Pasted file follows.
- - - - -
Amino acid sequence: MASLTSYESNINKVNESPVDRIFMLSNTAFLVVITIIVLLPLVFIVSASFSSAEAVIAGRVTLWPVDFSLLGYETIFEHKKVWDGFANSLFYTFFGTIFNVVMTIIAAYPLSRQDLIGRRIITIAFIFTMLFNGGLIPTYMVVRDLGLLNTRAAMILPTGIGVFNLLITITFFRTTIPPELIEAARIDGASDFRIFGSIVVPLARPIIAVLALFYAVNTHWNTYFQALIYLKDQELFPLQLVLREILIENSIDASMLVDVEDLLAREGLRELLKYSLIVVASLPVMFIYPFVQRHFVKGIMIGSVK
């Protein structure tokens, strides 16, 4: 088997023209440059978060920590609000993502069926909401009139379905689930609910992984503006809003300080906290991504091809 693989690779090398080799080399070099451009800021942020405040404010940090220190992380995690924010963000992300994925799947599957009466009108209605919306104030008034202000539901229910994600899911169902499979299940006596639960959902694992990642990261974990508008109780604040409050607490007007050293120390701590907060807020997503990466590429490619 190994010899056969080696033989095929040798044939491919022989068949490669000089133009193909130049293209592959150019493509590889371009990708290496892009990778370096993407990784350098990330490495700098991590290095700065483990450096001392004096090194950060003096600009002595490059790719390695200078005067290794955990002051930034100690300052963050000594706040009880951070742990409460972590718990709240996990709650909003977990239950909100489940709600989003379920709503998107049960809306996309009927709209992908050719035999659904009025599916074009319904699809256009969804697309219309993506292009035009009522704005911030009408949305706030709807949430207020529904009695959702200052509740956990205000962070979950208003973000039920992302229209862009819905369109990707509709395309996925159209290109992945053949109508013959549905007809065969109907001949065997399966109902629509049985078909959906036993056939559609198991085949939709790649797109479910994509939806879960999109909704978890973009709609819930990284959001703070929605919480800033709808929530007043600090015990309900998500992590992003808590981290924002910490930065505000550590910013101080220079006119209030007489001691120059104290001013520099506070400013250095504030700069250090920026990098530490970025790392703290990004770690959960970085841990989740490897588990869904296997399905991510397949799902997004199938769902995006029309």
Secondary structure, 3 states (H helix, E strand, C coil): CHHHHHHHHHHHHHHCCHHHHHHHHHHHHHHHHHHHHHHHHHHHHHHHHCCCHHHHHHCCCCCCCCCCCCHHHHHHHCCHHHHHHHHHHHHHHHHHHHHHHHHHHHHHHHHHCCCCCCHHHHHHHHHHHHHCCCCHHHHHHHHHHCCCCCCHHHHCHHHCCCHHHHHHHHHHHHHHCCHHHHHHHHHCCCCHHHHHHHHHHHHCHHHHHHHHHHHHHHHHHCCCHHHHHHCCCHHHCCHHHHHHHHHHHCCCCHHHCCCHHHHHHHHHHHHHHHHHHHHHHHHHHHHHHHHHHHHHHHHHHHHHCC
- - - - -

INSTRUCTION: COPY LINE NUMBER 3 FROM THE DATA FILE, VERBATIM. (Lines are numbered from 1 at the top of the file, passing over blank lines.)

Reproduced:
Secondary structure, 3 states (H helix, E strand, C coil): CHHHHHHHHHHHHHHCCHHHHHHHHHHHHHHHHHHHHHHHHHHHHHHHHCCCHHHHHHCCCCCCCCCCCCHHHHHHHCCHHHHHHHHHHHHHHHHHHHHHHHHHHHHHHHHHCCCCCCHHHHHHHHHHHHHCCCCHHHHHHHHHHCCCCCCHHHHCHHHCCCHHHHHHHHHHHHHHCCHHHHHHHHHCCCCHHHHHHHHHHHHCHHHHHHHHHHHHHHHHHCCCHHHHHHCCCHHHCCHHHHHHHHHHHCCCCHHHCCCHHHHHHHHHHHHHHHHHHHHHHHHHHHHHHHHHHHHHHHHHHHHHCC